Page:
Continuing the Convo: Ari Lennox and Black Features

Written by Saran Lawson

Keeping the conversation going with Ari Lennox’s Instagram rant from a few weeks ago, I have a question. Why are black features the butt of jokes meant to humiliate people? Ari may have been the first to reignite the discussion but she is far from the first black celebrity to be made fun of for their features. Many People say Jay-Z is unattractive for his nose and lips. He is compared to a camel at length. His wife addressed this in Formation saying, “I like my negro nose with Jackson 5 nostrils”, referring to Michael Jackson’s nose before the surgeries. It even came into play just before Blue Ivy was born. People were concerned that Blue Ivy would look like her father; whose appearance is consistent with African features. They wanted her to look like her half creole mother who has Eurocentric features. Nigerian American singer, Rotimi, has been made fun of countless amounts of times for his wide-set nose. There are so many comments made to his fans that say, if you have his children they’ll have his nose. 

In Terms of History

African American people have a history in this country of being made fun of for features that make us who we are. As Ari Lennox stated in her video, we were taken from a place where everyone looks like us to a place where our features are exotic. There was a time when people were made fun of for having big lips. The right celebrities came along and made it one of the most popular procedures at dermatology offices and clinics around the country. So many people endured torture and emotional distress due to relentless teasing. Now, people are buying lip fillers and plumpers to make their lips “pouty”. Sarah Bartman was put on display for her wide hips, big breasts, and ample bottom. She was treated like a circus freak and groped openly on tours. Her brain, skeleton and sexual organs remained on display in a Paris museum until 1974! Let that sink in. Women are flying to the Dominican Republic, Columbia, Brazil and even going to doctors right here in the U.S. for a curvier figure. I wonder how long before noses that are round or that don’t have a prominent nose bridge become accepted?

In Terms of Science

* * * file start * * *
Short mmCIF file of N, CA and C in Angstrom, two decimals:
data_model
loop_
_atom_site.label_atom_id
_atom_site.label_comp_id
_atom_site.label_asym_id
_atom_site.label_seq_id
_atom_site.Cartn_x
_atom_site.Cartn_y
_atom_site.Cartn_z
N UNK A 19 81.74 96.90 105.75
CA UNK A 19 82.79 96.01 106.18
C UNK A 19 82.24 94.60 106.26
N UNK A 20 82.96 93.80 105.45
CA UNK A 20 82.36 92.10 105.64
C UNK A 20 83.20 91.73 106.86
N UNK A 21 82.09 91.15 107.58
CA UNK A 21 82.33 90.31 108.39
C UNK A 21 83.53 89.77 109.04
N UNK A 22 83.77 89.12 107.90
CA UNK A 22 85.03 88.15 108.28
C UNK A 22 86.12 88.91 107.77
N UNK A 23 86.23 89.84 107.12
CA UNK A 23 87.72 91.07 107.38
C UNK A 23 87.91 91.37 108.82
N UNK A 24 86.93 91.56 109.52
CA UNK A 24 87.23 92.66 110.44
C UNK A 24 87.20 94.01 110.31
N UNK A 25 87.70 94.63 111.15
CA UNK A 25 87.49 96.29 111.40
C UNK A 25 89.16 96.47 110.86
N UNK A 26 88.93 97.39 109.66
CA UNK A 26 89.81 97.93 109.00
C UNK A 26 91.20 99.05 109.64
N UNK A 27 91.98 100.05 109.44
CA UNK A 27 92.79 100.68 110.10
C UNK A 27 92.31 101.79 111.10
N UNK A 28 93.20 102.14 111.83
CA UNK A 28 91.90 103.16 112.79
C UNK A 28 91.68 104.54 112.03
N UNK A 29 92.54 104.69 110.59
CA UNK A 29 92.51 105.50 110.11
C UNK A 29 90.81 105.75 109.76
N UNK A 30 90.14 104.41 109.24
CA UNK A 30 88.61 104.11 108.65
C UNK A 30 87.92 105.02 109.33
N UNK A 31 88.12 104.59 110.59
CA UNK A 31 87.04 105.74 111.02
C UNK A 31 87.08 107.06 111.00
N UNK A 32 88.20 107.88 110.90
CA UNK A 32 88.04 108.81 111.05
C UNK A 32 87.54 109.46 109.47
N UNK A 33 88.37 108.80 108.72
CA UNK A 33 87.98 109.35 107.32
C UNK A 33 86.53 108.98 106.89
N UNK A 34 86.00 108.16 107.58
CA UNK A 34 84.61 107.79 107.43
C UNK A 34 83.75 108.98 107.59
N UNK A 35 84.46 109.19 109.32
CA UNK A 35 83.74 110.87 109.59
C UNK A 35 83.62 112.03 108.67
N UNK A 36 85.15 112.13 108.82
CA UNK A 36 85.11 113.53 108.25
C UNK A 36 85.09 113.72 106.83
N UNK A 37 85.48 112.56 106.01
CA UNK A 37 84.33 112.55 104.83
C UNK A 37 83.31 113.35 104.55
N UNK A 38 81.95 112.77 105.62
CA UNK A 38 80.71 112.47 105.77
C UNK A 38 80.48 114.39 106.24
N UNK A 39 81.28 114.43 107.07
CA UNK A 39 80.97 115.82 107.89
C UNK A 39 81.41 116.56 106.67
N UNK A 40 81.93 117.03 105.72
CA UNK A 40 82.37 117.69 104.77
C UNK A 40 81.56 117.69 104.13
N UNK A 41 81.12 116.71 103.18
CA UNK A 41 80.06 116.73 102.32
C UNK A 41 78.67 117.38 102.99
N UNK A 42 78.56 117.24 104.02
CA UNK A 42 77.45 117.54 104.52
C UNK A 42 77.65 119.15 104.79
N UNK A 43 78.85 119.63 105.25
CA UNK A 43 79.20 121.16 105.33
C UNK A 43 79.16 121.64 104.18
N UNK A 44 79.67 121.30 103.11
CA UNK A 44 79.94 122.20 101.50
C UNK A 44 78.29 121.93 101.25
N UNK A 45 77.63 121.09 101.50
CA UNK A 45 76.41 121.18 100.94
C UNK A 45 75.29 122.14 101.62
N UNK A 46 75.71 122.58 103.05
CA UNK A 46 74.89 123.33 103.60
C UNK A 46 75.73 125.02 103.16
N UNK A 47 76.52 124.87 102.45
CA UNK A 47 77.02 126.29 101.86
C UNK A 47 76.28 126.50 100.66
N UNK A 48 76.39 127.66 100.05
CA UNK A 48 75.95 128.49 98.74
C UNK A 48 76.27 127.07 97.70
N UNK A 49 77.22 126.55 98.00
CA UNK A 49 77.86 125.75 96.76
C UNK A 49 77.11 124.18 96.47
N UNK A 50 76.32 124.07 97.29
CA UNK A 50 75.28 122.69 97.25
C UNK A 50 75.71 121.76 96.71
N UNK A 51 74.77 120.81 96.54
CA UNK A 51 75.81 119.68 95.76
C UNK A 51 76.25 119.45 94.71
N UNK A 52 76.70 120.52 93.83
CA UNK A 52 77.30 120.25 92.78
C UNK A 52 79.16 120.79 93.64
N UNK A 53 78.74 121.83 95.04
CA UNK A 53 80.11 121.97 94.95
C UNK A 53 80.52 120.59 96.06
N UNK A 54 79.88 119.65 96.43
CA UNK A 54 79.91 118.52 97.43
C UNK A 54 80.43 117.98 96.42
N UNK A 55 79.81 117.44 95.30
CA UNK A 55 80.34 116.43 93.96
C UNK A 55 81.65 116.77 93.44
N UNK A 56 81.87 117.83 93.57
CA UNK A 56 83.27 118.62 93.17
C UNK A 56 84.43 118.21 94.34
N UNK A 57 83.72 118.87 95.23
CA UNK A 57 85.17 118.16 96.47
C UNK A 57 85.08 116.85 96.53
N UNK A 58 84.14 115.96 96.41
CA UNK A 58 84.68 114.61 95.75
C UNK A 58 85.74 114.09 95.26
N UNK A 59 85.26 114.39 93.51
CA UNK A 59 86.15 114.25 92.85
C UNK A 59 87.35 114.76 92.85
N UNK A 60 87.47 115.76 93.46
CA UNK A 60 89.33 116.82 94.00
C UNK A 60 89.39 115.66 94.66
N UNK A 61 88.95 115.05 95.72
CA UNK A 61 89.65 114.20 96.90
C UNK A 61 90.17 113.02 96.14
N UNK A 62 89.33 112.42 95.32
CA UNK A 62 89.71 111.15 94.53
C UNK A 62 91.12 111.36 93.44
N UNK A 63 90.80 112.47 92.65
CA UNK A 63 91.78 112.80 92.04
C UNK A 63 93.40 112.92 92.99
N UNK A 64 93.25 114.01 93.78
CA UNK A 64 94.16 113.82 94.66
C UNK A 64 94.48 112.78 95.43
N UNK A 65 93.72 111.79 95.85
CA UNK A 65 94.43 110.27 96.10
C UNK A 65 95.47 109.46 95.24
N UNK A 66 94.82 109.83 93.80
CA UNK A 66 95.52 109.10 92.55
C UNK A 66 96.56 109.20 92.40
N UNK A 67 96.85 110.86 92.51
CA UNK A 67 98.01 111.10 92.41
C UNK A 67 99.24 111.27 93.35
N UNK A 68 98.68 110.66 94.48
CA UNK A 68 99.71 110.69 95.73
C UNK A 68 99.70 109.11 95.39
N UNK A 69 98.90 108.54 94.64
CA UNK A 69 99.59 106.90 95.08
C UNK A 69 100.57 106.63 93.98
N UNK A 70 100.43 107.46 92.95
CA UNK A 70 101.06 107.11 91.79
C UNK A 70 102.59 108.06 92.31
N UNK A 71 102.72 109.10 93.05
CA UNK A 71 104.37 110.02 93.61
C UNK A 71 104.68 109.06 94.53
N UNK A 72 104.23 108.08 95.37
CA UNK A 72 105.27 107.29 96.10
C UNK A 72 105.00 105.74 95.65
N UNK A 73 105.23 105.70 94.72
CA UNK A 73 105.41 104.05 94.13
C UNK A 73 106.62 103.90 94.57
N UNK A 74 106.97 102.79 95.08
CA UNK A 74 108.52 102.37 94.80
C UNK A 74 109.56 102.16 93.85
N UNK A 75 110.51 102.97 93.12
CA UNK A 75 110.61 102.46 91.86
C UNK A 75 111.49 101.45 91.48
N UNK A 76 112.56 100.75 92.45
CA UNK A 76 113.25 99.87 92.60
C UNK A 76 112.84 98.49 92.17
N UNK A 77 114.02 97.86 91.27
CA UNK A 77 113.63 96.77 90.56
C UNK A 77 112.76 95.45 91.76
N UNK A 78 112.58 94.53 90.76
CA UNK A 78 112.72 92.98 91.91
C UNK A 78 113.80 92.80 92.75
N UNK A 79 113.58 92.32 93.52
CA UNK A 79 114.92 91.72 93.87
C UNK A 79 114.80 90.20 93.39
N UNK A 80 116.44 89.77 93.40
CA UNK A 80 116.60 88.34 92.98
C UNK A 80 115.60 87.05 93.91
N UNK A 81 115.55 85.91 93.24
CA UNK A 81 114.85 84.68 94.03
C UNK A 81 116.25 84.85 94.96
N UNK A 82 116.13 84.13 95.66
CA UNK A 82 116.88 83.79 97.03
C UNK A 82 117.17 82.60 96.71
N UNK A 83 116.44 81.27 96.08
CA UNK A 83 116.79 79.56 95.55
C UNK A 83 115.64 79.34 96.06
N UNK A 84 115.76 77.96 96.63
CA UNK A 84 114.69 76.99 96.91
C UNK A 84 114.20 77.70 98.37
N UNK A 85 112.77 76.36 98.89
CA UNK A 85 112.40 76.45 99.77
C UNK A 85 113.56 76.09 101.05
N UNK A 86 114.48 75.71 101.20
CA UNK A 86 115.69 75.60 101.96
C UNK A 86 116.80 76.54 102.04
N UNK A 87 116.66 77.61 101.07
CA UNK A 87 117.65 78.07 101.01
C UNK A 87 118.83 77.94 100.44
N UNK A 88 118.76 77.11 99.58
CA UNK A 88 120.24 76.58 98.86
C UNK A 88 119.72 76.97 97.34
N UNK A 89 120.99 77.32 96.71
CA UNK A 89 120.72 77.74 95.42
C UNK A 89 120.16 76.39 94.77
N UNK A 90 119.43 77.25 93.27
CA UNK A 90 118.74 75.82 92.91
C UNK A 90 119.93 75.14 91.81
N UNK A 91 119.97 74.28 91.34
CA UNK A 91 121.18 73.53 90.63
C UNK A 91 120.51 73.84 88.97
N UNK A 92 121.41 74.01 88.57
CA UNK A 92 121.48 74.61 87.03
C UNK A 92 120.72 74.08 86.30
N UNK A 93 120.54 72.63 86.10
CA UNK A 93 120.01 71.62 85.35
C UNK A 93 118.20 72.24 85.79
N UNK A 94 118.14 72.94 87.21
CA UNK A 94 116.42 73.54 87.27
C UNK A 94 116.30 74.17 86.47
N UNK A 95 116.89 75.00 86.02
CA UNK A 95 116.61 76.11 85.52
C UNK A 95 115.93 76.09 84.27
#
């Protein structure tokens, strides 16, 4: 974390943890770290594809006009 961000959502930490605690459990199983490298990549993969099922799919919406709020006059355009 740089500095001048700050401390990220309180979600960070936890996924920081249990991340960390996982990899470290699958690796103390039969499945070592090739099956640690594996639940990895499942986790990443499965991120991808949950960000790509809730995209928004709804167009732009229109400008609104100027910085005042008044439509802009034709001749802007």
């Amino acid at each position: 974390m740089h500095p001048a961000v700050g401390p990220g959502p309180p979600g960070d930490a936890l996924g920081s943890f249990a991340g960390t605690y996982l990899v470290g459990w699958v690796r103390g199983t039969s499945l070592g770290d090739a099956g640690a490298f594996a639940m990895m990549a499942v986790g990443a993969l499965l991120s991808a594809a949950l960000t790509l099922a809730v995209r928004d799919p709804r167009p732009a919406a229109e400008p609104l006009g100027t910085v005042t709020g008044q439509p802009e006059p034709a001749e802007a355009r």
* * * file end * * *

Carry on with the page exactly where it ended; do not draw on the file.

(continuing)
The comment comparing Ari Lennox and Teyana Taylor to Rottweilers come from their wide nostrils. Many people of African descent have wide nostrils, and science seems to think it has to do with the climate we come from. The nose has other functions besides making our faces more attractive and somewhere to breath. The nose is meant to warm, moisten and filter the air we breathe. Which is where the much-supported climate theory derives. As an article points out, those with wider nostrils developed in warmer wetter climates. Whereas those in colder climates developed narrow nostrils. Narrow nostrils are beneficial in colder climates because they can effectively trap and heat the air before its inhaled. This can be proven by simply clenching your nose a little if you have wider nostrils. Another article points out that the shape of your nose is inheritable. “Unrelated people who had a similar nose shape were found to have comparable genes. The fact that skin pigment had a stronger correlation may say something about other factors, such as what cultures value in terms of aesthetics and attraction.” Black people are in fact apart of the diaspora. African Americans are people who historically were taken from places with a warm climate. Proven by the tint of our skin and the set of our noses and placed in a different climate. The people who placed us here are from countries where the climate is cooler. These people are the ones who historically conditioned us to believe our features were not beautiful. Nonetheless, it is our own people who perpetuate it. We know better, and we are in a position to change the narrative. If we want representation, we have to stop demeaning the people who look like us. We are only shown a specific type of person because there isn’t enough support or demand for diverse beauty. This article is an attempt to get more support for the beauty that isn’t mainstream. Accepting ourselves as we are, begin with accepting who we are and where we come from. Yes, we are Americans but we have descended from elsewhere. We have a history beyond Jim Crow and slavery. In order to see ourselves, we must acknowledge and heal from the post-traumatic slave syndrome. I think then we may release the predisposition that our beauty is only valid if it aligns with Europe and not anywhere else


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